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Subjectivity

, Volume 5, Issue 4, pp 464–467 | Cite as

Psychology without foundations: History, philosophy and psychosocial theory

  • Ian Parker
Book Review
  • 65 Downloads

Brown S.D. and Stenner P. Sage, London, 2009, 233pp., £28.99/$37.00, ISBN 978-0761972273

The discipline of psychology, along with ‘everyday psychology’ that is sometimes counterposed to the discipline, operates through a complex mixture of rhetoric and practice. Its rhetoric lures us into the idea that the psychologists can see the phenomena they describe, and the practice circumscribes a place from which we speak about who we have become as psychological subjects. At the heart of psychology, then, is a paradox, which is that there is a claim to re-present what has been ‘discovered’ about behaviour, interaction, cognition or emotion, but all this stuff has to be represented, rhetorically framed in order for it to be intelligible. It is tempting to respond to disciplinary truth claims by pitting what we feel, and what we feel we know about ourselves against the psychologists, and many radical projects in and against psychology have come to grief as they try to play the apparatus at its...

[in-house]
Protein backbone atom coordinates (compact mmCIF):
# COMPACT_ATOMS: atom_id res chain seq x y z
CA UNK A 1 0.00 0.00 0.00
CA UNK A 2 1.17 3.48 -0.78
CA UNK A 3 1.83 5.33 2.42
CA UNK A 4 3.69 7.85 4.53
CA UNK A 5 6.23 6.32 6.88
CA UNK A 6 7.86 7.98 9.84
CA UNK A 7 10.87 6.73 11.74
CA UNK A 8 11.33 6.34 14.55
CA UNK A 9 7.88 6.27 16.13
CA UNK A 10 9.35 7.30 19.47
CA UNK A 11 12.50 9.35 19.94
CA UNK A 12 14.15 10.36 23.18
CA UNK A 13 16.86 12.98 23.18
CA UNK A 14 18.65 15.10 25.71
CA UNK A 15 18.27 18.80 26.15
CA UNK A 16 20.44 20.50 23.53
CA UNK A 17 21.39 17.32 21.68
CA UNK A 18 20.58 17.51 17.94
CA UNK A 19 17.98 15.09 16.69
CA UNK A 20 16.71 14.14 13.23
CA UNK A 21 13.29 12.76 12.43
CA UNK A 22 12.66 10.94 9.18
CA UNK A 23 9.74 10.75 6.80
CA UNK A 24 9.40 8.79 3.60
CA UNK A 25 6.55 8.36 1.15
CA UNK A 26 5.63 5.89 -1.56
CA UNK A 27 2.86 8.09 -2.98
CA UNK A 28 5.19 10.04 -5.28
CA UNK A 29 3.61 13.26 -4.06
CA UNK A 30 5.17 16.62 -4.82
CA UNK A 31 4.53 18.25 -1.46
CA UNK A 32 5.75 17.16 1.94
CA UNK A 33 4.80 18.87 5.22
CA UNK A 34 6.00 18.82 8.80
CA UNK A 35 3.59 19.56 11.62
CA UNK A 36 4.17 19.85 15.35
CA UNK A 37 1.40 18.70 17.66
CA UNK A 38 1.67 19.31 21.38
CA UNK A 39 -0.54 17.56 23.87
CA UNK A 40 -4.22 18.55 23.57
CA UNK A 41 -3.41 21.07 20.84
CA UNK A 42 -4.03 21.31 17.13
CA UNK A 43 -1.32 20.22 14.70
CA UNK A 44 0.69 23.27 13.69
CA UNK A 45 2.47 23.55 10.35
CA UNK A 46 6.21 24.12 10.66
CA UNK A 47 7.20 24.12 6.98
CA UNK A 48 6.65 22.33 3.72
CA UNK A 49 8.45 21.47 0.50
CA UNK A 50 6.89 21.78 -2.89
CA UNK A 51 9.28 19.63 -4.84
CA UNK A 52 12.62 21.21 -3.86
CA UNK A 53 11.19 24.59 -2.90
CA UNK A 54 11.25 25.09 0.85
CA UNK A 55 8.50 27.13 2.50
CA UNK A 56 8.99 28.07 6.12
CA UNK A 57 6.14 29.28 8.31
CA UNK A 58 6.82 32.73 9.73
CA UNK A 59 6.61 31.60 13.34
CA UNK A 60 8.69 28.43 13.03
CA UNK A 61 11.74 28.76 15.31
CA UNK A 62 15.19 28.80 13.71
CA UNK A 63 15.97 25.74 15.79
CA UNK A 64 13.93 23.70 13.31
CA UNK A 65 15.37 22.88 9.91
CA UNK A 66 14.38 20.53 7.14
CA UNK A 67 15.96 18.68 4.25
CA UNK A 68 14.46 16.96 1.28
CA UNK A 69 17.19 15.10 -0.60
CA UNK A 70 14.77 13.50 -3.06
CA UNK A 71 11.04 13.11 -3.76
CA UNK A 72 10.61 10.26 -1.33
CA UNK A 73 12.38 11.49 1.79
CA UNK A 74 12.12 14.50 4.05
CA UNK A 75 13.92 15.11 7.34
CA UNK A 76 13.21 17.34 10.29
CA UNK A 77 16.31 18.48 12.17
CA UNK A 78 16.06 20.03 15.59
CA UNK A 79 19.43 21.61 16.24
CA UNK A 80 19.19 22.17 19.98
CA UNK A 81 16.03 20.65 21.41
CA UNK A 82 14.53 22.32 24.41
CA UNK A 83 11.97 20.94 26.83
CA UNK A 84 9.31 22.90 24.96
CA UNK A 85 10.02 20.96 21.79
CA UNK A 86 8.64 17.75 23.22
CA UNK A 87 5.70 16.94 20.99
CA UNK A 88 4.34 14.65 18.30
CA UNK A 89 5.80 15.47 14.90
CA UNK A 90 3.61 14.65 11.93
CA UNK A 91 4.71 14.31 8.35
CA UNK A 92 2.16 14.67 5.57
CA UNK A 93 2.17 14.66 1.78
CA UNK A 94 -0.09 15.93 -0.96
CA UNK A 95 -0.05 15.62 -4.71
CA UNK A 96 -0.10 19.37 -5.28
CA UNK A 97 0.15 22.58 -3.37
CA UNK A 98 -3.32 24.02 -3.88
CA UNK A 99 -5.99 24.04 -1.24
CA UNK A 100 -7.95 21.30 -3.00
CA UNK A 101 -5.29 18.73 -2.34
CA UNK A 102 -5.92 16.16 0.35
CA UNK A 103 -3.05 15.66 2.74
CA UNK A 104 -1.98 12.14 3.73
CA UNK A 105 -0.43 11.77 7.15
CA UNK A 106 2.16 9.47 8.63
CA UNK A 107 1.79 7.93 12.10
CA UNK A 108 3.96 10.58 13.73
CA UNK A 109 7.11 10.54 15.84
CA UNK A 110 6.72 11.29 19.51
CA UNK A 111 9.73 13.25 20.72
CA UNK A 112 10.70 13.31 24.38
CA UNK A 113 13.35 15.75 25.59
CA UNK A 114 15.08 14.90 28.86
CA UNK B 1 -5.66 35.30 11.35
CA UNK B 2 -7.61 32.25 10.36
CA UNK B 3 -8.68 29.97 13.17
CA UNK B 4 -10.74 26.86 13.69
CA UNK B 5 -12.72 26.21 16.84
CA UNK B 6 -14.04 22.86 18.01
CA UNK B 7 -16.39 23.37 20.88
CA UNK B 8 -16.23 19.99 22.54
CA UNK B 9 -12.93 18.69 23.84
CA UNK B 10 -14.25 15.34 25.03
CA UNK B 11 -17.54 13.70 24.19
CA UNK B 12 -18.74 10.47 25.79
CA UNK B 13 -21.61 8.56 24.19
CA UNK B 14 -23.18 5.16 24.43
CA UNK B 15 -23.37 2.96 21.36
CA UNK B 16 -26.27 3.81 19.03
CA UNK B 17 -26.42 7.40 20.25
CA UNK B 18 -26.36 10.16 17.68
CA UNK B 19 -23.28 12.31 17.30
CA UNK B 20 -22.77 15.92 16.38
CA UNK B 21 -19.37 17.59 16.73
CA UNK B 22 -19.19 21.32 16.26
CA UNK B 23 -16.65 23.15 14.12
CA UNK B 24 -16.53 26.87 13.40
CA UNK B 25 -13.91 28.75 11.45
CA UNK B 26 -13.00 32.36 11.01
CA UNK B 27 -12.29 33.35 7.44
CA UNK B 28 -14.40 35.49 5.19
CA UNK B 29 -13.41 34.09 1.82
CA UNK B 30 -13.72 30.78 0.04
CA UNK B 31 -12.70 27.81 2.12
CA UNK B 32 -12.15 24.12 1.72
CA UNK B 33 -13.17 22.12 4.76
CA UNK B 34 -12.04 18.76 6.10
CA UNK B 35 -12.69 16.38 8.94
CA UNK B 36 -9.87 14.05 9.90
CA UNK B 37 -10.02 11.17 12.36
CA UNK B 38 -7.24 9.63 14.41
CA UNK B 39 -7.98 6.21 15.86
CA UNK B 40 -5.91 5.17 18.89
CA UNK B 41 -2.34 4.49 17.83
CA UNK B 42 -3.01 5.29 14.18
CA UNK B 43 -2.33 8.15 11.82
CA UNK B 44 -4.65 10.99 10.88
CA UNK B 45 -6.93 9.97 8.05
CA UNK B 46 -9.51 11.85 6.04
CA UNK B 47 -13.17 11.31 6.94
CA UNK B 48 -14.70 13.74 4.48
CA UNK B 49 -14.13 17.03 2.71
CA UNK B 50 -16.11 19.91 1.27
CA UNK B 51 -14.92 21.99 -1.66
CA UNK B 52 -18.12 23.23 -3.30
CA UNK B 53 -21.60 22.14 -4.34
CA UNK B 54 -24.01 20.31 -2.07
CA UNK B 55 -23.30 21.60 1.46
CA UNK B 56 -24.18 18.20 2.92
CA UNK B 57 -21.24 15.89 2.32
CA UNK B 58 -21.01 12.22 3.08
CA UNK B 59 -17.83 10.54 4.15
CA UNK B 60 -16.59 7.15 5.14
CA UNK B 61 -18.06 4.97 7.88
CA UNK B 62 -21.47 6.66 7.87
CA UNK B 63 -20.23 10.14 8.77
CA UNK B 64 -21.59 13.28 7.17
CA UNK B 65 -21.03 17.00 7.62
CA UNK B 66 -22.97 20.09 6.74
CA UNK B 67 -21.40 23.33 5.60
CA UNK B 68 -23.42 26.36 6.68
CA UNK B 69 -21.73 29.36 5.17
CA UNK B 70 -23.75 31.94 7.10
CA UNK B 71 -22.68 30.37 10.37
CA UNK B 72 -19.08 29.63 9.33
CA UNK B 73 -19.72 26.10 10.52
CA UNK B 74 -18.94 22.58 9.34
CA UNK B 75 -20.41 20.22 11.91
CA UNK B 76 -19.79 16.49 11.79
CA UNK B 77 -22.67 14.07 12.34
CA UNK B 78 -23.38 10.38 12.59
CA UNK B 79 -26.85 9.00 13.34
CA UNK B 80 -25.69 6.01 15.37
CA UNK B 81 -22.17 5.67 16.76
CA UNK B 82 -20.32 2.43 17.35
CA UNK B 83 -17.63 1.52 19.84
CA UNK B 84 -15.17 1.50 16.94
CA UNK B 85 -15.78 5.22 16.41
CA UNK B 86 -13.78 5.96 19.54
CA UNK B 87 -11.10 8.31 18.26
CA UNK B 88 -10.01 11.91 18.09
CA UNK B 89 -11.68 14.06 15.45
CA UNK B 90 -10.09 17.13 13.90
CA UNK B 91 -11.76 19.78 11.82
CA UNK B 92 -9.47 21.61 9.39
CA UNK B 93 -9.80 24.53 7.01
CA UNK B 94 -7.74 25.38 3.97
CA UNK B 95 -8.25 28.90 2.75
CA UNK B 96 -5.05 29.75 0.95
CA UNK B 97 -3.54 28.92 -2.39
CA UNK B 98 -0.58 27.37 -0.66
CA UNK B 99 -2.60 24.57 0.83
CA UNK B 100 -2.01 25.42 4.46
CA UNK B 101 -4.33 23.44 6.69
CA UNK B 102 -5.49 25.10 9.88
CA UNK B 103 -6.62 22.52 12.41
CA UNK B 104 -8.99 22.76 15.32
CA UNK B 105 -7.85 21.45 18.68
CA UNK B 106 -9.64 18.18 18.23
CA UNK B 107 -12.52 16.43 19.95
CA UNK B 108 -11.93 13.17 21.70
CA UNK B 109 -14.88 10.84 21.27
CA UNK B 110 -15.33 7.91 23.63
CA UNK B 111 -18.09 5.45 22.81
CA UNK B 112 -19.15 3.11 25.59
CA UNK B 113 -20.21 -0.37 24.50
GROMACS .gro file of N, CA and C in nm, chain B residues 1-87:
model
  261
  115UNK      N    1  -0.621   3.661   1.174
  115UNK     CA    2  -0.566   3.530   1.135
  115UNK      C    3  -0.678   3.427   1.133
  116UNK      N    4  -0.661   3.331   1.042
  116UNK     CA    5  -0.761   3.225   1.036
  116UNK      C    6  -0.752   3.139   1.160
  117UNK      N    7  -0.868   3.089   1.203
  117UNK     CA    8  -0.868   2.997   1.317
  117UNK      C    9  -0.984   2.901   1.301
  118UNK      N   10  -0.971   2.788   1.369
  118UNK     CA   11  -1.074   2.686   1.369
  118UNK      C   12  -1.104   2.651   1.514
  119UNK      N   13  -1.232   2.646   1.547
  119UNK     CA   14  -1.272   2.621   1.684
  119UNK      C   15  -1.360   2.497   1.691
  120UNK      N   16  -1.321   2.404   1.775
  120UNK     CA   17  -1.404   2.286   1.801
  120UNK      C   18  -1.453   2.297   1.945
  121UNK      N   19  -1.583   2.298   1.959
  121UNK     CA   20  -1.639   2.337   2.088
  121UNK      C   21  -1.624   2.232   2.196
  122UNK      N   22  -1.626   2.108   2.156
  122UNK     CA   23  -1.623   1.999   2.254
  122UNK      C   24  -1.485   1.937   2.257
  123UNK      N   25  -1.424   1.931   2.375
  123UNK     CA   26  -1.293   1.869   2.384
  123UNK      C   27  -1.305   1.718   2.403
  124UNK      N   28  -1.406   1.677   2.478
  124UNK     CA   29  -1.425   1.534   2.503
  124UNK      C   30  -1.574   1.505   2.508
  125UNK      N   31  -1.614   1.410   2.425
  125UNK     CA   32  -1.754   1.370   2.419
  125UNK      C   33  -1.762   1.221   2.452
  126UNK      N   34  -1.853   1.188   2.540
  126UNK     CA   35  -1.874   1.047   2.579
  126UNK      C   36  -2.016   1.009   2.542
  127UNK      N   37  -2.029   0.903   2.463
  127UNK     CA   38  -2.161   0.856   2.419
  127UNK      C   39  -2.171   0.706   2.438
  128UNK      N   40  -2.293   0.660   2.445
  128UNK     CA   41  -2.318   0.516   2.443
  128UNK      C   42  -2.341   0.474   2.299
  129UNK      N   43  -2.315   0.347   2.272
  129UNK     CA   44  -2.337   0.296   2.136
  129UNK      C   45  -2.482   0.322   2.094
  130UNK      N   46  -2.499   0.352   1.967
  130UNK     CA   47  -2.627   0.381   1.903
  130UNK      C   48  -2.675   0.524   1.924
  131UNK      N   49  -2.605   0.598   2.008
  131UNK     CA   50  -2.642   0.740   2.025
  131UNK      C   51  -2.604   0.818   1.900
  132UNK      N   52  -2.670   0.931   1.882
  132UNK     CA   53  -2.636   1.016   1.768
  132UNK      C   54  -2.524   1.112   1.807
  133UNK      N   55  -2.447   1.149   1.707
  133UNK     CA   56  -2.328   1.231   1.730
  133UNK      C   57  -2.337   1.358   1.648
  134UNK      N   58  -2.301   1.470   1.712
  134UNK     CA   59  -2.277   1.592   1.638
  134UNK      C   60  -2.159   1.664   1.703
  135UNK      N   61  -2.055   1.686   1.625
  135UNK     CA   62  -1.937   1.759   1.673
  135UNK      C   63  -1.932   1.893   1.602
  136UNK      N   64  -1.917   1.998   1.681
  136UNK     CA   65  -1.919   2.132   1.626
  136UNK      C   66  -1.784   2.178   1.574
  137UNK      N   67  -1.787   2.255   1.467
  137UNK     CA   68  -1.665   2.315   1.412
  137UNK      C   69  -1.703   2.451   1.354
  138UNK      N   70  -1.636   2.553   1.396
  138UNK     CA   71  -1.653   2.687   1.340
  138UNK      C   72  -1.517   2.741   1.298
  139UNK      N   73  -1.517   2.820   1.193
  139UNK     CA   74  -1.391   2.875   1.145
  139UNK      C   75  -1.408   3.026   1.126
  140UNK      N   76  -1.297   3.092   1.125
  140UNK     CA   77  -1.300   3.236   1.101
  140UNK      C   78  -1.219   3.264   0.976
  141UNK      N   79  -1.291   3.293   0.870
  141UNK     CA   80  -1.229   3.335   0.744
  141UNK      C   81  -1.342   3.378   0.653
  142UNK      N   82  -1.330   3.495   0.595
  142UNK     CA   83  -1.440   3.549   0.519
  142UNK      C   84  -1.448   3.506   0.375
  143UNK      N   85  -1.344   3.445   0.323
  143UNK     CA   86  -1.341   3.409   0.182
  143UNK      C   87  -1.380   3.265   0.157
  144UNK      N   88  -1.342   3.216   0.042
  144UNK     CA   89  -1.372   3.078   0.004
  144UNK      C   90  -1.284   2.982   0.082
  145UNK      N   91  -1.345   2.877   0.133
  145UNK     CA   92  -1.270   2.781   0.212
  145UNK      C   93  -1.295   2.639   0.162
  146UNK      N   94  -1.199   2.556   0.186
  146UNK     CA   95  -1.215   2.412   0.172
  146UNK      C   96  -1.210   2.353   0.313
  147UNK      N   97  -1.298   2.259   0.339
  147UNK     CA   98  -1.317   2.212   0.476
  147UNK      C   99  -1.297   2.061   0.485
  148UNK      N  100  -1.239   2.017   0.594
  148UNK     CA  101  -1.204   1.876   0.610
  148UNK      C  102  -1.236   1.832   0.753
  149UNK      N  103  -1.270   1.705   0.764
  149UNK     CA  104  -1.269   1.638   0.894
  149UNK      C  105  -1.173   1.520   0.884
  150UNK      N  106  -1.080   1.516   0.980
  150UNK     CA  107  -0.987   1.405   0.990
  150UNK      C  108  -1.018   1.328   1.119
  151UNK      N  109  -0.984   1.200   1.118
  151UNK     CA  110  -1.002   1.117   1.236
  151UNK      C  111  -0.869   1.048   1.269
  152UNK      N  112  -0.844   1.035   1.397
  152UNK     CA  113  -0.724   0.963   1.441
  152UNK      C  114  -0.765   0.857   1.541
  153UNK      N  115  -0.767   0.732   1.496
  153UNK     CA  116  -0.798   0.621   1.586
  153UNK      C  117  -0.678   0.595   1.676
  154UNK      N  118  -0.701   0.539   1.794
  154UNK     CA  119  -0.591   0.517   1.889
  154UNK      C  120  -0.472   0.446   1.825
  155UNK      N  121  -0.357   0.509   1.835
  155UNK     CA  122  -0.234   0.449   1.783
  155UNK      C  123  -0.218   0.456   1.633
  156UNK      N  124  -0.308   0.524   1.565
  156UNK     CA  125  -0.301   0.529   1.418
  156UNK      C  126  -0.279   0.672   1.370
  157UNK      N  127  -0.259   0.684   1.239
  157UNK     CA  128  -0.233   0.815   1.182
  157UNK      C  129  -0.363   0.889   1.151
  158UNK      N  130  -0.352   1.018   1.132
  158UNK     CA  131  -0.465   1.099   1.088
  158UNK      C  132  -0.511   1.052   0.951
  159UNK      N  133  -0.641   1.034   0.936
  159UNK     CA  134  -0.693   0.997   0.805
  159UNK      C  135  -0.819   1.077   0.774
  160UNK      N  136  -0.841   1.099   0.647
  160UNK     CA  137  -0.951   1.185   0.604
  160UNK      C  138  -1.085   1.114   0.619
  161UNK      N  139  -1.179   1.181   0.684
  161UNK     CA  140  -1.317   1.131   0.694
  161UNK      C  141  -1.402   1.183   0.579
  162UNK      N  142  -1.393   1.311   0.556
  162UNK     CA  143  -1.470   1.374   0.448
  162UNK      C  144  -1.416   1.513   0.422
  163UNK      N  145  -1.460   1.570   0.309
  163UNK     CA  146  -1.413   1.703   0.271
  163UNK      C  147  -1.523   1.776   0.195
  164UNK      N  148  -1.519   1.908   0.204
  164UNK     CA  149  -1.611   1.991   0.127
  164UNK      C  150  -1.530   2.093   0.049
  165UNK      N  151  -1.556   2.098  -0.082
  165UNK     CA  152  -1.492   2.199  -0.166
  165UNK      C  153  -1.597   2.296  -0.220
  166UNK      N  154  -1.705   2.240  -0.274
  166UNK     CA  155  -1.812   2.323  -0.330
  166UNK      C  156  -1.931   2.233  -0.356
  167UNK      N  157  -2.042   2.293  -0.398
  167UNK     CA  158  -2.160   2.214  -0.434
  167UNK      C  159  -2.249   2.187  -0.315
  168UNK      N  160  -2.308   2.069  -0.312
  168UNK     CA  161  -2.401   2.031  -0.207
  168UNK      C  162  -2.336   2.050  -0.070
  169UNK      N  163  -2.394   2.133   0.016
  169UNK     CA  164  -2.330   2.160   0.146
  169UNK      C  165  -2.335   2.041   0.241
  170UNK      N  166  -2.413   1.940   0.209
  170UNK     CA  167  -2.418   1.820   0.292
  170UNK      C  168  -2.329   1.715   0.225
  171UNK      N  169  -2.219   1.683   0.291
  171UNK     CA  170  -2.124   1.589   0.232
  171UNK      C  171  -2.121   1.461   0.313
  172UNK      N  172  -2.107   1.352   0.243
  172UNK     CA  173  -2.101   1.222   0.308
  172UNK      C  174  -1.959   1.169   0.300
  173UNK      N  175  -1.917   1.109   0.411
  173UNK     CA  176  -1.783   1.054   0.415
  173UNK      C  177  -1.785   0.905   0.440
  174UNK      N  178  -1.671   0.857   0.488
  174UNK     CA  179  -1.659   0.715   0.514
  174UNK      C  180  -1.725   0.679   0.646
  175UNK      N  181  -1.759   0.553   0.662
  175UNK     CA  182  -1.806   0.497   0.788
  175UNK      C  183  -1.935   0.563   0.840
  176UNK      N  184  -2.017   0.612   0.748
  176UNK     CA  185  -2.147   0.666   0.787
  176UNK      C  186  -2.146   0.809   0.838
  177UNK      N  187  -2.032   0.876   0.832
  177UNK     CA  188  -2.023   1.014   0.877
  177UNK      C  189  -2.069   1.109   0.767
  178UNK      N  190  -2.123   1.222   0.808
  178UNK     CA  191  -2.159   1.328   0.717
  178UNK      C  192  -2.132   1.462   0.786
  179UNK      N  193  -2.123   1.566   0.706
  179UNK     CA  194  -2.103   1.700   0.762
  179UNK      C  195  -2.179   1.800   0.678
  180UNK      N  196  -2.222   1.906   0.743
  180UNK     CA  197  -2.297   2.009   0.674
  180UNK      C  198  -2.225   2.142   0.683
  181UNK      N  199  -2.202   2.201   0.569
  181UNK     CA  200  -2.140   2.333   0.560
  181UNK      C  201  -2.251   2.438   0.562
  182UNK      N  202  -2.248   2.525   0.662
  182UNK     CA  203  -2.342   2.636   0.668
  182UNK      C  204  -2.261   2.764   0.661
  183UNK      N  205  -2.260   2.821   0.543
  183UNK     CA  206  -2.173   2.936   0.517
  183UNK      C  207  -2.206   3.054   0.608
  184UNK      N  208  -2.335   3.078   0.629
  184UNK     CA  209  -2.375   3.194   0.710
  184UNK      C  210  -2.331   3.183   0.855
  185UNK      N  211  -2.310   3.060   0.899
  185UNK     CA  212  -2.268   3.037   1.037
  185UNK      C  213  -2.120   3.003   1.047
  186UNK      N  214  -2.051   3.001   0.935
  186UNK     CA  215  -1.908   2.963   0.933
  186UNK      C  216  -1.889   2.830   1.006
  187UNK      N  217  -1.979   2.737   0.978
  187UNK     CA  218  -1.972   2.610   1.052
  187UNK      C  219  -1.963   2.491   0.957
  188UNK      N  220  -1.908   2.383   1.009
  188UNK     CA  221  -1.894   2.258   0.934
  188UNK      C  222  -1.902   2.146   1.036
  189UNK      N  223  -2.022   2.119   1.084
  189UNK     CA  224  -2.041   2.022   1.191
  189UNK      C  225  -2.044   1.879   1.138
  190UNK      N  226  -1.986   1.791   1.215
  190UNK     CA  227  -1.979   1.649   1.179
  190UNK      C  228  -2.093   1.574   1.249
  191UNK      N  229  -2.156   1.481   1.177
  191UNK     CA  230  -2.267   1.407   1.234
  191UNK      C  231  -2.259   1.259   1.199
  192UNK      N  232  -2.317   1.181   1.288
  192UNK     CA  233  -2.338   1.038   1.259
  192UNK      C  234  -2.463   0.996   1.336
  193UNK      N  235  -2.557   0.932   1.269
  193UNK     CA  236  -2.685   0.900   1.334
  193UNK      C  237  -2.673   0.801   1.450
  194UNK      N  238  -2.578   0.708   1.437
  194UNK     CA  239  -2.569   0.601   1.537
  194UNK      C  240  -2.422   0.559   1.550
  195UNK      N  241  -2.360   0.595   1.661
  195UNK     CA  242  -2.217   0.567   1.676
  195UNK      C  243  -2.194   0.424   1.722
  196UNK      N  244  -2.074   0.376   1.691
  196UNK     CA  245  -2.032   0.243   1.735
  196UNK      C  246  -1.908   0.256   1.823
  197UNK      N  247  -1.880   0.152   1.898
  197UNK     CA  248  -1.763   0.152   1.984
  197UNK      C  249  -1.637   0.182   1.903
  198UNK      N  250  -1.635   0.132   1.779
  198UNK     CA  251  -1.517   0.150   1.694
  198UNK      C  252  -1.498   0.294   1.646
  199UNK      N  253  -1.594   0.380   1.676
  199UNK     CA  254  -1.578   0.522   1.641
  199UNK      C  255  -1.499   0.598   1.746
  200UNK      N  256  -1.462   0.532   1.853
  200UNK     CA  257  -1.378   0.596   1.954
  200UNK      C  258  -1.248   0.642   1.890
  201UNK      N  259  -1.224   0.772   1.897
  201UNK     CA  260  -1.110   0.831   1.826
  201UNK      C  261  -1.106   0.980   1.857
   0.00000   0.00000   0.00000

References

  1. Bensaïd, D. (2002) Marx For Our Times: Adventures and Misadventures of a Critique. London: Verso.Google Scholar
  2. Brown, S. and Stenner, P. (2009) Psychology Without Foundations: History, Philosophy and Psychosocial Theory. London: Sage.Google Scholar
  3. Chakrabarti, A. and Dhar, A. (2010) Dislocation and Resettlement in Development: From Third World to the World of the Third. London and New York: Routledge.Google Scholar
  4. De Vos, J. (2011) Psychologization or the discontents of psychoanalysis. Psychoanalysis, Culture & Society 16 (4): 354–372.CrossRefGoogle Scholar

Copyright information

© Palgrave Macmillan, a division of Macmillan Publishers Ltd 2012

Authors and Affiliations

  • Ian Parker
    • 1
  1. 1.Department of PsychologyManchester Metropolitan UniversityManchesterUK

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